When it comes to the Olympian creation myth, Uranus plays an important role. However, he wasn’t exactly a willing participant. The god would experience a betrayal by one of his offspring that set off a chain of events that changed the course of power and other occurrences. In this article, you will learn more about Uranus’ connection to the creation myth of the Olympians.
Who is Uranus?
The Greeks associated the sky with Uranus , the being known as ‘Father Sky’ , the personification of the son and husband of Gaia (Mother Earth). In Greek myths, Uranus and Gaia are referred to as the ancestors of nearly every one of the Greek gods. He’s so much one of the earliest gods that he does not appear in the painted pottery and other artifacts associated into the Classical period. The majority of Greeks saw Uranus as being primordial, meaning he had no parentage to speak of.
The Ancient Greek Creation Myth
What is known about the Olympian creation myth comes from a poem titled Theogony, which was written by Hesiod , a Greek poet who dates back to around 700 BC. Theogony speaks of the origins and genealogies of the ancient Greek gods. The presentation of the poem was similar to the way Homer wrote his epic poems.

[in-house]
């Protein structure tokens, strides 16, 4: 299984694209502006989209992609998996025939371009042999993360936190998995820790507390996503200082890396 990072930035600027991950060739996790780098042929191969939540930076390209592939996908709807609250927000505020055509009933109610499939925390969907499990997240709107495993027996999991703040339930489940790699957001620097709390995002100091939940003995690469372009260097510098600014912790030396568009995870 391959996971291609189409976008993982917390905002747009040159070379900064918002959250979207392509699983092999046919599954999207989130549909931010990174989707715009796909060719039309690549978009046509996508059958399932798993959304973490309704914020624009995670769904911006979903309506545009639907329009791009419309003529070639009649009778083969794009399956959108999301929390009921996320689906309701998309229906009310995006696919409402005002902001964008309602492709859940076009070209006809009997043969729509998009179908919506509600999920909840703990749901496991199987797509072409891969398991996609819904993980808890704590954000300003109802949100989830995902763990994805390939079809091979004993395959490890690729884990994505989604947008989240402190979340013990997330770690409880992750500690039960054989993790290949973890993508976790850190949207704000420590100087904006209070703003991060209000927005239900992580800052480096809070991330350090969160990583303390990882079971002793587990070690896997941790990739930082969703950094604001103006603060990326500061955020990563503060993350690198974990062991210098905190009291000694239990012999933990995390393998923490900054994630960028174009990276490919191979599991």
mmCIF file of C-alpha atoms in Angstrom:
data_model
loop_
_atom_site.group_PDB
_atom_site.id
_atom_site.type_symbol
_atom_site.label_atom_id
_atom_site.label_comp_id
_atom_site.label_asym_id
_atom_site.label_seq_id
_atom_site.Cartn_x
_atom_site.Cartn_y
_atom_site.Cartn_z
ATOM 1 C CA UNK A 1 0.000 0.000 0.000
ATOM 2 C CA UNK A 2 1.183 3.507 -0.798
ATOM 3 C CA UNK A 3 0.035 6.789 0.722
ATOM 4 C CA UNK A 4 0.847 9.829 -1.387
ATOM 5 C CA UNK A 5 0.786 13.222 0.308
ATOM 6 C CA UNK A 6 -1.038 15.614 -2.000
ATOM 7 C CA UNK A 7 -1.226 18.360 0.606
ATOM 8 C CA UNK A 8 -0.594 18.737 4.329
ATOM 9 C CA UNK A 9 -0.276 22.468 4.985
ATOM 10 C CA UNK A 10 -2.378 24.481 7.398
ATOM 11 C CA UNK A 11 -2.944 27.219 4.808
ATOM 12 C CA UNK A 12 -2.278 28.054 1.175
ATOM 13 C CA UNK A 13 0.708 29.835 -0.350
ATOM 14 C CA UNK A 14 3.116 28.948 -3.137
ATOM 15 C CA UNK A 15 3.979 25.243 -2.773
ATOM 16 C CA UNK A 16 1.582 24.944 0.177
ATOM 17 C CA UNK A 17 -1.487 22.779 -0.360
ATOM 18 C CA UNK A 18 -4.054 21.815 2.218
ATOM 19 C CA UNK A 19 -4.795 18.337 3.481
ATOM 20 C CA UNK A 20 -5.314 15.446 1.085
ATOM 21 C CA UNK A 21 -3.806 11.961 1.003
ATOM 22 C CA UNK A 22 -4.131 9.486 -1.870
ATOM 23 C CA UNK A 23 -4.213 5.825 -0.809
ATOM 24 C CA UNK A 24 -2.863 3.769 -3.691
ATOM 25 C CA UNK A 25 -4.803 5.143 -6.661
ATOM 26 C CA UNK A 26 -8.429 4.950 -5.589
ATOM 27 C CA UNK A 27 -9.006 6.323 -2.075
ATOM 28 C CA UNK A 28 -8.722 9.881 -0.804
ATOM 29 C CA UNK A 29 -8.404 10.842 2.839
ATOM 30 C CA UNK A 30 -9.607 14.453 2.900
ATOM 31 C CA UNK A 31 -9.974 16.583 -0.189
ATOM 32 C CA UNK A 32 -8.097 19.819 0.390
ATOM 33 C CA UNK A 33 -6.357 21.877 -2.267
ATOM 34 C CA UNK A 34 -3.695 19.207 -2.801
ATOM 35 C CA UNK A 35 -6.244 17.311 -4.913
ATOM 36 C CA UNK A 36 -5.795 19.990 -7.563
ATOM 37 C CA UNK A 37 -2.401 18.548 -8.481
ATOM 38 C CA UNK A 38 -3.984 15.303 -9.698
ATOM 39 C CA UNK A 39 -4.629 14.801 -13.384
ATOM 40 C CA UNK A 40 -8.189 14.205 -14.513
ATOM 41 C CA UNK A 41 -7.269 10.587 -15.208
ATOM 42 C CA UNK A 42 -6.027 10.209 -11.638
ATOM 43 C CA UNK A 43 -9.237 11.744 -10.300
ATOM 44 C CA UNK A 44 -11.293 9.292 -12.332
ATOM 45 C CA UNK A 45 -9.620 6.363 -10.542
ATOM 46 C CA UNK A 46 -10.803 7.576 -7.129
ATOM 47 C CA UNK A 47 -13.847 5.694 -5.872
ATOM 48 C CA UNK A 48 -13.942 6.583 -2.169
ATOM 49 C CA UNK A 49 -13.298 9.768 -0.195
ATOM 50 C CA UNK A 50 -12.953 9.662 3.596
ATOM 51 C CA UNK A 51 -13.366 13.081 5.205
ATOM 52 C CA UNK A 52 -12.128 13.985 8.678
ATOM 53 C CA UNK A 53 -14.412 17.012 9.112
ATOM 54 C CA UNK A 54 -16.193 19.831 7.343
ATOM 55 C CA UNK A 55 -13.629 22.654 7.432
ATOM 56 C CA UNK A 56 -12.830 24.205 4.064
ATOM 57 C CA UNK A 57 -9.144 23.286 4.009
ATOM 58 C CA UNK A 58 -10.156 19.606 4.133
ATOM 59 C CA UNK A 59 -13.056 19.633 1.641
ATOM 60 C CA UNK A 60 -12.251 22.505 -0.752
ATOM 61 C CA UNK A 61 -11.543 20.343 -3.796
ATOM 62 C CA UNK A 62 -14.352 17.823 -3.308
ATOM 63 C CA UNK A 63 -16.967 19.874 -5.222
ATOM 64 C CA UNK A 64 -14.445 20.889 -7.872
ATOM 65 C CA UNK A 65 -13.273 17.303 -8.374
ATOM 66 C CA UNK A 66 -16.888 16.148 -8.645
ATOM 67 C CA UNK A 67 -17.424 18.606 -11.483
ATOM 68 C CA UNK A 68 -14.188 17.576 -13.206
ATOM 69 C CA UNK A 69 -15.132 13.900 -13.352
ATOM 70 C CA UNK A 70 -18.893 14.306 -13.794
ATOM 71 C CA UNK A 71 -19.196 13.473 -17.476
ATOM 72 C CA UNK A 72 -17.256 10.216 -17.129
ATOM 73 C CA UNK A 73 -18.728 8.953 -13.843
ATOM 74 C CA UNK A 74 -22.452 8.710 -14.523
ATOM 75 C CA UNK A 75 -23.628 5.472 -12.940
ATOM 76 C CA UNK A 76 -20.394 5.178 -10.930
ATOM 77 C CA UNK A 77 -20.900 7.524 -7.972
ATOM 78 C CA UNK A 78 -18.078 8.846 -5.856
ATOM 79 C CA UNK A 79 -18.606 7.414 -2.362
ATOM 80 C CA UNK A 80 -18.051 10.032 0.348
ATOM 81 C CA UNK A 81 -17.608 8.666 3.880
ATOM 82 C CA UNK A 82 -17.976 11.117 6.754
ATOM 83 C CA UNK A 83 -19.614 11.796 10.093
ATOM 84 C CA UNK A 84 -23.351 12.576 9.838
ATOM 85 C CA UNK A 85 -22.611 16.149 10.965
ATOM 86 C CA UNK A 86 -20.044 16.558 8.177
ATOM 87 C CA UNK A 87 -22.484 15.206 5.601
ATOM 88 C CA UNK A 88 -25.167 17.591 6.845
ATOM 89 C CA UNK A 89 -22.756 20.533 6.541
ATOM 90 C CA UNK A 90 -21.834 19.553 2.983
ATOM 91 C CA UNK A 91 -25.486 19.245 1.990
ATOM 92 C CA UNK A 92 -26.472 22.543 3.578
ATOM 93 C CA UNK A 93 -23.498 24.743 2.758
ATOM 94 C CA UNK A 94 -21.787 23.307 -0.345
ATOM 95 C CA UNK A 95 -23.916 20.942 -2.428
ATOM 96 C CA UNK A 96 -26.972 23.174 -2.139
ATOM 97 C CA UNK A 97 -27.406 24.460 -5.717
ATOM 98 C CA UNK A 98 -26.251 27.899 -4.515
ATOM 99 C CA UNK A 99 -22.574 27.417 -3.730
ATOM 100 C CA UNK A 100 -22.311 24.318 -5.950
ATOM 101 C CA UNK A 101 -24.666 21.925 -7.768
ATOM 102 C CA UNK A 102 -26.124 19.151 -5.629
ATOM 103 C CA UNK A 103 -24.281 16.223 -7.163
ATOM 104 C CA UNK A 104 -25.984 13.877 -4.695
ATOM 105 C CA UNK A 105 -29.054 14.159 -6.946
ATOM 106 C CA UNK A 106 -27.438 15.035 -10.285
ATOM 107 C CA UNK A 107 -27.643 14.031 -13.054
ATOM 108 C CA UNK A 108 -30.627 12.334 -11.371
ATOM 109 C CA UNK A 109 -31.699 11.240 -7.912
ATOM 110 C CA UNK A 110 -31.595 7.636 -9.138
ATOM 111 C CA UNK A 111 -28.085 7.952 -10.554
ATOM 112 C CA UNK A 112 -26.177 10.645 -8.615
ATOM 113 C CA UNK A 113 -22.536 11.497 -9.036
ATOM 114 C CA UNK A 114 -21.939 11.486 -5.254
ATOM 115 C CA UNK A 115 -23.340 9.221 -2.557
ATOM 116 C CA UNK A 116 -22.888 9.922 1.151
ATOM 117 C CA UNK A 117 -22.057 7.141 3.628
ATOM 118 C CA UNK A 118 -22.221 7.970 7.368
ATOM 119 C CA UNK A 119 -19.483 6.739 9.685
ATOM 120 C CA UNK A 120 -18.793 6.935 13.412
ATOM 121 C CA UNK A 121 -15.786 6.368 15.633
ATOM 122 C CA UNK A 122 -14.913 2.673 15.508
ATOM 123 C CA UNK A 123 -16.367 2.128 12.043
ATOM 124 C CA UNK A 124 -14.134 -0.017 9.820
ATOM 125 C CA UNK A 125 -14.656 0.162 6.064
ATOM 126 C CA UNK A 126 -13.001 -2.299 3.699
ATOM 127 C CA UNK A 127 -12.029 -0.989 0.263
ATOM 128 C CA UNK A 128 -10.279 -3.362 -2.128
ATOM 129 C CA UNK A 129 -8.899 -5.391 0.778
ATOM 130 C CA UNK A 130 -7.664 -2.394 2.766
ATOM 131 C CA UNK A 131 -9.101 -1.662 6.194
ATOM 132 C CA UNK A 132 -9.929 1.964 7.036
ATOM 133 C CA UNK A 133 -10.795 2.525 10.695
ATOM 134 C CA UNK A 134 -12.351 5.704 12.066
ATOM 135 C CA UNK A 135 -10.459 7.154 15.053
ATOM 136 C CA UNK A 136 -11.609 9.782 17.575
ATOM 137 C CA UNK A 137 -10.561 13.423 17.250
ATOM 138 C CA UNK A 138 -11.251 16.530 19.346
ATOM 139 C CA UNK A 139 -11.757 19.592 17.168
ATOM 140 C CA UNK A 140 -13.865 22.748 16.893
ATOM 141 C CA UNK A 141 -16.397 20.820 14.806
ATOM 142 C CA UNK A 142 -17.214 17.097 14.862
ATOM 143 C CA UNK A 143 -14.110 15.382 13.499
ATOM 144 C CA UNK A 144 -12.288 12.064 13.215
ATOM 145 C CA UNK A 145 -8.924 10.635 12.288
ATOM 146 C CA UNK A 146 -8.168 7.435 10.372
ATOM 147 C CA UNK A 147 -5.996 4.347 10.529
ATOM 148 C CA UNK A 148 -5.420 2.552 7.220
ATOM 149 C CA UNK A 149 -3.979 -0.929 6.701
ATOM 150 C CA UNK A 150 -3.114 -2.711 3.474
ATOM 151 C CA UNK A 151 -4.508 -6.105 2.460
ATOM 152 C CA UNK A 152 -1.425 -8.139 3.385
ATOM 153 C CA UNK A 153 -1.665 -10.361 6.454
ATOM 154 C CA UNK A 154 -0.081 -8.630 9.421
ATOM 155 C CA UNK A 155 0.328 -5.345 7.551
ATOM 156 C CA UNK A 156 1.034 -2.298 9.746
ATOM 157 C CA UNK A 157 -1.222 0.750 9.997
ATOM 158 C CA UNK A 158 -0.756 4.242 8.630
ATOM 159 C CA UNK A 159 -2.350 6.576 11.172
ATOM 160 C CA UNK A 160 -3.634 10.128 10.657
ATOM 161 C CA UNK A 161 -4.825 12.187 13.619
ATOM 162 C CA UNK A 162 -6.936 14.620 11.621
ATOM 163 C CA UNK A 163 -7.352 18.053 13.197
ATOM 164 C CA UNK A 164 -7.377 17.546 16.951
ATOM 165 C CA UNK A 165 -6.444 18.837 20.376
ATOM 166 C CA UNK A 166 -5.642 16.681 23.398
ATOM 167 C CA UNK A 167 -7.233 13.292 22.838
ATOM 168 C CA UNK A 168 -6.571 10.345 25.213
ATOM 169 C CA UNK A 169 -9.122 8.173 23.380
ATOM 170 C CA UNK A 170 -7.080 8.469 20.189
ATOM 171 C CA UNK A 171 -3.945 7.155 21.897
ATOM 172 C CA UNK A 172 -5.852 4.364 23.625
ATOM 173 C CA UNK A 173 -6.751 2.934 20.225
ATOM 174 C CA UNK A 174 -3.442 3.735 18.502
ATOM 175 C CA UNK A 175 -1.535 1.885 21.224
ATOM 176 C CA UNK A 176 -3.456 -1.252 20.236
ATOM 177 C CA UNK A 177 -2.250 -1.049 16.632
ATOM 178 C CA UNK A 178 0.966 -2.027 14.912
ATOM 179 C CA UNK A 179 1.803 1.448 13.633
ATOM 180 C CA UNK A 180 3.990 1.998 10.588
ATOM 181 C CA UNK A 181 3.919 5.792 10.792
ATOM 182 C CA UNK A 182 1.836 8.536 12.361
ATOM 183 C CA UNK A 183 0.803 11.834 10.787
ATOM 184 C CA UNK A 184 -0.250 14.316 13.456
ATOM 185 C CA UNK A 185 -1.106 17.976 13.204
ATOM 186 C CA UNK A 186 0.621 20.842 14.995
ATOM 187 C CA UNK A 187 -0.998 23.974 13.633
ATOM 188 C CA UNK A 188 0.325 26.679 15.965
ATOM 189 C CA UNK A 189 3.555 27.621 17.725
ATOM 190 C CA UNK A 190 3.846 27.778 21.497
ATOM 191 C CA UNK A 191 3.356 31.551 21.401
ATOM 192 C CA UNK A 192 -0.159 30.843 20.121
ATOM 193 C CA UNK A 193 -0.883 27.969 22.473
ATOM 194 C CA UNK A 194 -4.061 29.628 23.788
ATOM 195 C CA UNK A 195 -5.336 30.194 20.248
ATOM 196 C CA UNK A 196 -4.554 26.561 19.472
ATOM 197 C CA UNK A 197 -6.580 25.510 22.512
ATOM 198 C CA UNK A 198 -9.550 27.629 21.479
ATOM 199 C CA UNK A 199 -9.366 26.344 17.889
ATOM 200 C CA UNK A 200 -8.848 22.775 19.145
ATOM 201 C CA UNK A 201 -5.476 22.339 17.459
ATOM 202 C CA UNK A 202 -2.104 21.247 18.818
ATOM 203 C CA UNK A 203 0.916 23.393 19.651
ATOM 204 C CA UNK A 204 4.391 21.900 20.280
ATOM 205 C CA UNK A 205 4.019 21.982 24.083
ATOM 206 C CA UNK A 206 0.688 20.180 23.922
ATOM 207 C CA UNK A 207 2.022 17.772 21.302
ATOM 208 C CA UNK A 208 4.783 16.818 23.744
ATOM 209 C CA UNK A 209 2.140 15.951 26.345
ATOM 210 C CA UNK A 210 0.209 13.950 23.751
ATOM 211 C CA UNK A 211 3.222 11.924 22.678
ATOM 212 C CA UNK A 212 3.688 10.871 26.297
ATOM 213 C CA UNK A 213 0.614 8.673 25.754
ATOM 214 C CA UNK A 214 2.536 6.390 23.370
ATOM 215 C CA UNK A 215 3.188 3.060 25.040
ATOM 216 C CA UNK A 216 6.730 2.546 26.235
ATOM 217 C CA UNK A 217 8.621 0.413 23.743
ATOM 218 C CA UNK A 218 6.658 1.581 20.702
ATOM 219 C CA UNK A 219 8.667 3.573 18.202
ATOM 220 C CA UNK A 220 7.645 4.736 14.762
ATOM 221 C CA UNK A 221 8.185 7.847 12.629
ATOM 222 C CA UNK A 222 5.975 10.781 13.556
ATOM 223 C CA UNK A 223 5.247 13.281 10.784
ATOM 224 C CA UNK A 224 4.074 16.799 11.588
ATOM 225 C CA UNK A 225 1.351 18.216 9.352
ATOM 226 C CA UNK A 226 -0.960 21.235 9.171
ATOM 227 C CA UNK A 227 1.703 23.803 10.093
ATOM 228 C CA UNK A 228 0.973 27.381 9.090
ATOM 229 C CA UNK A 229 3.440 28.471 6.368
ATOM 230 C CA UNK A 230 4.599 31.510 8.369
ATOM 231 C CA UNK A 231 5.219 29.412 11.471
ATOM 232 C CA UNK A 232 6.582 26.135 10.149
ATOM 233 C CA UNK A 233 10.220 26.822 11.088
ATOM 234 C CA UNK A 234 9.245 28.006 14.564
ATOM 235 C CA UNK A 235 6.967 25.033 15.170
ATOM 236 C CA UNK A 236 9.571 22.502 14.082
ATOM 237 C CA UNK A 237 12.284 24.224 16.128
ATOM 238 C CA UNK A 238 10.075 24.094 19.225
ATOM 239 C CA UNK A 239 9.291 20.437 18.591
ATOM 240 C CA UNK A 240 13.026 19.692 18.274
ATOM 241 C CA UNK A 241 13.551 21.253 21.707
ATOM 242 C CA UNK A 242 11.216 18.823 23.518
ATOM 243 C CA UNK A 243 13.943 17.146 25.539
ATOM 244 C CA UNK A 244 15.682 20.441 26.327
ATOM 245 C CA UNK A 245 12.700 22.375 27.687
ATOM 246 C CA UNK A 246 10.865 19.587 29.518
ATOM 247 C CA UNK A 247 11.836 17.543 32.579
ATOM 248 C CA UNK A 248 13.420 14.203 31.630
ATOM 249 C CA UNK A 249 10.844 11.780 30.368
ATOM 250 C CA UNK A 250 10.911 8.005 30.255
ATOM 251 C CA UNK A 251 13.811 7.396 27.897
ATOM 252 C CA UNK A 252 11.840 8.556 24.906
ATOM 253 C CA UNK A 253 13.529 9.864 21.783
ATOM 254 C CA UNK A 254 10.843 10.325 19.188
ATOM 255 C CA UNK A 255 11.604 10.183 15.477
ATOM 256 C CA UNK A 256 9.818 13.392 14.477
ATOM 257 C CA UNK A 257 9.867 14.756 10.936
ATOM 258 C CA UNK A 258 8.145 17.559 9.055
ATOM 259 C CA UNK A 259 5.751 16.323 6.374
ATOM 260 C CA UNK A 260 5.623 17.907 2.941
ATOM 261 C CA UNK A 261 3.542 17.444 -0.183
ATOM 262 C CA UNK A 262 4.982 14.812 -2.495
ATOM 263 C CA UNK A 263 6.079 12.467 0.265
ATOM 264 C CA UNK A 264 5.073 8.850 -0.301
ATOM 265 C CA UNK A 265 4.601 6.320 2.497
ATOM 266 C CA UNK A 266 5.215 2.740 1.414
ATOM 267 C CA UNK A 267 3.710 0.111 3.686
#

According to Hesiod, Uranus appeared every night to cover the earth and mate with Gaia, who bore him children. However, he was not pleased with his offspring and hated all of the children. The first six sons and six daughters were named the Titans. He also had three giants with 100 arms each that were called the Hecatonchires. He also fathered the one-eyed giants infamously known as the Cyclopes.
Uranus also imprisoned Gaia’s youngest children in Tartarus, which was located deep inside the earth. Their positioned caused Gaia pain. Because of this, she crafted a flint-bladed sickle and asked her sons to castrate Uranus. Only one of the Titans was willing to accomplish this task. Cronus was the youngest and most ambitious of all his siblings. He caught his father off guard and castrated him , tossing the severed testicles into the sea.
The blood that spilled from Uranus’ castration created more offspring, such as the three avenging Furies (the Erinyes), the ash-tree nymphs (called the Meliae), and the Gigantes (giants with the legs of serpents). The genitals in the sea gave birth to Aphrodite. After Cronus bested Uranus, he sent the Hecatonchires and Cyclopes back to Tartarus. Both Uranus and Gaia prophesized that their ambitious son would be overthrown by his own son. Keeping this in mind, Cronus devoured any offspring that he had. However, Rhea (who gave birth to Zeus) avoided this fate by making sure her son lived.
Some ancient myths speak of Uranus as a defeated god of an elder time, who existed “before real time began.” It is described that after being castrated, the “Sky came no more to cover the Earth at night, but held to its place.